Then things became really problematic. “Goodbye Sam” was MoR bubblegum, feeble even by his own 1961 standards (and I’m not sure that its writers Mitch Murray, Peter Callander and Geoff Stephens weren’t aware of this tendency in him and tailored the song appropriately), but it was his fiftieth single and did decent business, with the accent on both those words. Then the long hardcore Christian spell in the wilderness, here highlighted by the toe-curdling Good News Bible advert that is “Sing A Song Of Freedom” (freedom from rather than freedom to, as the song didn’t point out) and the previously cited “Power To All Our Friends” (although a definitive compilation of Cliff’s early seventies work in this area is sorely needed; gems like “Silvery Rain” and “Jesus” remain largely hidden). By the time of Take Me High, he was making movies on the Birmingham Ship Canal rather than in Greece. “(You Keep Me) Hangin’ On,” his only 1974 hit, is a slightly resentful, country-tinged tribute to the listener: “You know how to…thrill me and control me/Just enough to keep me/A-hangin’ on.”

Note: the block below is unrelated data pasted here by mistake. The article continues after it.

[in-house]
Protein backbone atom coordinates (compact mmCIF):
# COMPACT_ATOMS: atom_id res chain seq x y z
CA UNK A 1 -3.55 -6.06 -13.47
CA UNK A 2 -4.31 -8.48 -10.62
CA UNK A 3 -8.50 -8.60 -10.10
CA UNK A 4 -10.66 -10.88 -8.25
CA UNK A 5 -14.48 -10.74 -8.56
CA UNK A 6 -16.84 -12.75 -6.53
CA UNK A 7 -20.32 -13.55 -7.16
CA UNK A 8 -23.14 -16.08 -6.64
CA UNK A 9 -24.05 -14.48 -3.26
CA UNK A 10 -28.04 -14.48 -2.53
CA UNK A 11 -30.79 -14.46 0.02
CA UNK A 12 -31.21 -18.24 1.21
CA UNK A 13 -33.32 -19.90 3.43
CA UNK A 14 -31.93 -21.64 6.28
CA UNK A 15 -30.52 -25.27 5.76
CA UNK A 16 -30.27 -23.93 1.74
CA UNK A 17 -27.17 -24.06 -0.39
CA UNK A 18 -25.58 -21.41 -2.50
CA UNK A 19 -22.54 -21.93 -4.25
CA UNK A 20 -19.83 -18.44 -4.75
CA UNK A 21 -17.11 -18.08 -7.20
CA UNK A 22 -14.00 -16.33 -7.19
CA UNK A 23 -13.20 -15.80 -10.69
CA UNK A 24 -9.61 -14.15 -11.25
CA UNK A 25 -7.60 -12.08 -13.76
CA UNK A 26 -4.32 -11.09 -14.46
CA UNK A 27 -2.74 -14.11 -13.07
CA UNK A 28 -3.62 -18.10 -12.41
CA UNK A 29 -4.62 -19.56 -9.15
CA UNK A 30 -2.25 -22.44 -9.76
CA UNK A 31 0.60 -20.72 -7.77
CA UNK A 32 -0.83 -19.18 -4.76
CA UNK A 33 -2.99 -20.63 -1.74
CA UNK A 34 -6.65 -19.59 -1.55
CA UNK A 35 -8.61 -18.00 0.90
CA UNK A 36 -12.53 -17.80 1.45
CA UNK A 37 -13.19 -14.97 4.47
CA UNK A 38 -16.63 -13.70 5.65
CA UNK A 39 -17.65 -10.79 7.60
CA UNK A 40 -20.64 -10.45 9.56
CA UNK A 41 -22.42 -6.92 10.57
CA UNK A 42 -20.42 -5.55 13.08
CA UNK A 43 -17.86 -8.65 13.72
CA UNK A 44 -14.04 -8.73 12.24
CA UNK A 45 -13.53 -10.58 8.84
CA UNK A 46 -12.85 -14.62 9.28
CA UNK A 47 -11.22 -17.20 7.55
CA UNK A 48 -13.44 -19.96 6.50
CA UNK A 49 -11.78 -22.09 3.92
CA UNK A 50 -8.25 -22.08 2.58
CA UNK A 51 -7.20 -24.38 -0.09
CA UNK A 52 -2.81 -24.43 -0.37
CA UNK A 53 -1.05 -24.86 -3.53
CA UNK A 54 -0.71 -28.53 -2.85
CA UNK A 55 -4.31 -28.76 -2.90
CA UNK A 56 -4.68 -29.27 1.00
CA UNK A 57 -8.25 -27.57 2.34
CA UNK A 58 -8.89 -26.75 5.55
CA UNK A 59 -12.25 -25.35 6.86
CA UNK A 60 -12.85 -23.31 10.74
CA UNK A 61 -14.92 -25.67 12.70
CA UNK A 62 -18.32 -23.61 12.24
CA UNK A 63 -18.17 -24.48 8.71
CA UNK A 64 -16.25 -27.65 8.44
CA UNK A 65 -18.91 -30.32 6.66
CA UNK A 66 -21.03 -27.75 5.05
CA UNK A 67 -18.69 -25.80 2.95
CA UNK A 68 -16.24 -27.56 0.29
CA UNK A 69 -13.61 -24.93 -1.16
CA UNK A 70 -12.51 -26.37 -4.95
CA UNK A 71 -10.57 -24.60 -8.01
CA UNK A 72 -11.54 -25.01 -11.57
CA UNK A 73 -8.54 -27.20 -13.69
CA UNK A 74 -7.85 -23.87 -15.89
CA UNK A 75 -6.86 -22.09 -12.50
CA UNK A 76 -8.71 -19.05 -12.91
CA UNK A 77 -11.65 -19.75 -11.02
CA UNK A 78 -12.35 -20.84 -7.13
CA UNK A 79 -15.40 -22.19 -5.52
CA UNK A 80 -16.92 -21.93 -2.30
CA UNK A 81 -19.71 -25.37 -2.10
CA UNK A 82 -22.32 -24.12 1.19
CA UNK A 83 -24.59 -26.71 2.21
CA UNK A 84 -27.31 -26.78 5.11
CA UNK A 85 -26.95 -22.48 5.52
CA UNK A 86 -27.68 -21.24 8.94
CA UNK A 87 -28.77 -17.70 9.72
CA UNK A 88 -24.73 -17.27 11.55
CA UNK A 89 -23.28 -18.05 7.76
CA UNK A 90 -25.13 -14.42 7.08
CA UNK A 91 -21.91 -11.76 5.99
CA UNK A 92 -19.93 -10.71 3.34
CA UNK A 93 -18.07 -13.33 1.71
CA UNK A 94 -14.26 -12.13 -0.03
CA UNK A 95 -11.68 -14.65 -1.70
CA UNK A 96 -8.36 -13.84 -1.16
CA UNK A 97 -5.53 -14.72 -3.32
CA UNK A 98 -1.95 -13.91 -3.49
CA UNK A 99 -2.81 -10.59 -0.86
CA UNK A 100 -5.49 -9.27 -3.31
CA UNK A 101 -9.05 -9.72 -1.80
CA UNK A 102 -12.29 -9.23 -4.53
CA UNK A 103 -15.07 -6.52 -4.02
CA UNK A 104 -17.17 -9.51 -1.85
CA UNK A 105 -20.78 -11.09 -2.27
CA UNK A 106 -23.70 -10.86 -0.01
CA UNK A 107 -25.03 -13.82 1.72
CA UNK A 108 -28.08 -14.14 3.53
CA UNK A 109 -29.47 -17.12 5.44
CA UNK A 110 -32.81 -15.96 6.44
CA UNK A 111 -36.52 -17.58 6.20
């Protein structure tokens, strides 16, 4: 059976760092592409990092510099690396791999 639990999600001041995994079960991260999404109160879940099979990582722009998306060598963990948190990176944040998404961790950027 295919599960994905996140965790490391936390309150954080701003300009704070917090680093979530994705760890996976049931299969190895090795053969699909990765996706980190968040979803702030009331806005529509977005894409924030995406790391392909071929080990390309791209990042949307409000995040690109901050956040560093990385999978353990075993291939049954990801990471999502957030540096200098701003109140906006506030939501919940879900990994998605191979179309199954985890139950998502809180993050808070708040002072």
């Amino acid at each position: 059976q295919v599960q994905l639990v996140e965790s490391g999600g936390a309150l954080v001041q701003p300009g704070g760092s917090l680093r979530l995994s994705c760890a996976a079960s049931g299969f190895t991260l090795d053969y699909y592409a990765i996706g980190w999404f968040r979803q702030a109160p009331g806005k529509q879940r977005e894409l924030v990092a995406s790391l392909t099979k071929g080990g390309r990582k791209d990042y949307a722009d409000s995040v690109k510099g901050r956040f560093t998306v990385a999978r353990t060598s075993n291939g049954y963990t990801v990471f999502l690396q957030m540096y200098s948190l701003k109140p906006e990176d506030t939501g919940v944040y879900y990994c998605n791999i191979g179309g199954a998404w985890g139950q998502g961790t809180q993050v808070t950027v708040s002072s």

By now he was being produced by David Mackay rather than Paramor, but in 1975 the hits stopped altogether (not helped by the singer withdrawing his single “Honky Tonk Angel” after someone explained to him precisely what a honky tonk angel was), and by 1976 Bruce Welch was prevailed upon again, pretty much to revive his standing. It was exactly the kick he needed, and he proceeded to put out the best work of his career thus far. “Miss You Nights” may well still be his single greatest performance; an art song, yes, with many poetical curlicues and emotional ambiguities, but Cliff understands the song’s message instinctively and gets completely into its skin. In his performance one can tell that he knows what it’s been like to be hurt, patronised, ridiculed and God knows what else over the preceding two decades, and now he has his chance to show what he wants to do with a ballad, he shows it; sensitively backed up by Tony Rivers and the Castaways, wearing their best Beach Boy hats (including a heartstopping acappella-only verse – “Thinking/About leaving/How to cut the thread and leave it all behind”), he sings as someone who has been, above all, disappointed by life and love, thinking of all the chances he had, wondering whether he should even keep going, although he keeps going, because he doesn’t know how to do anything else. Always understated and heartfelt, never overblown – though the song gives him plenty of chances – “Miss You Nights” is Cliff’s key to the kingdom.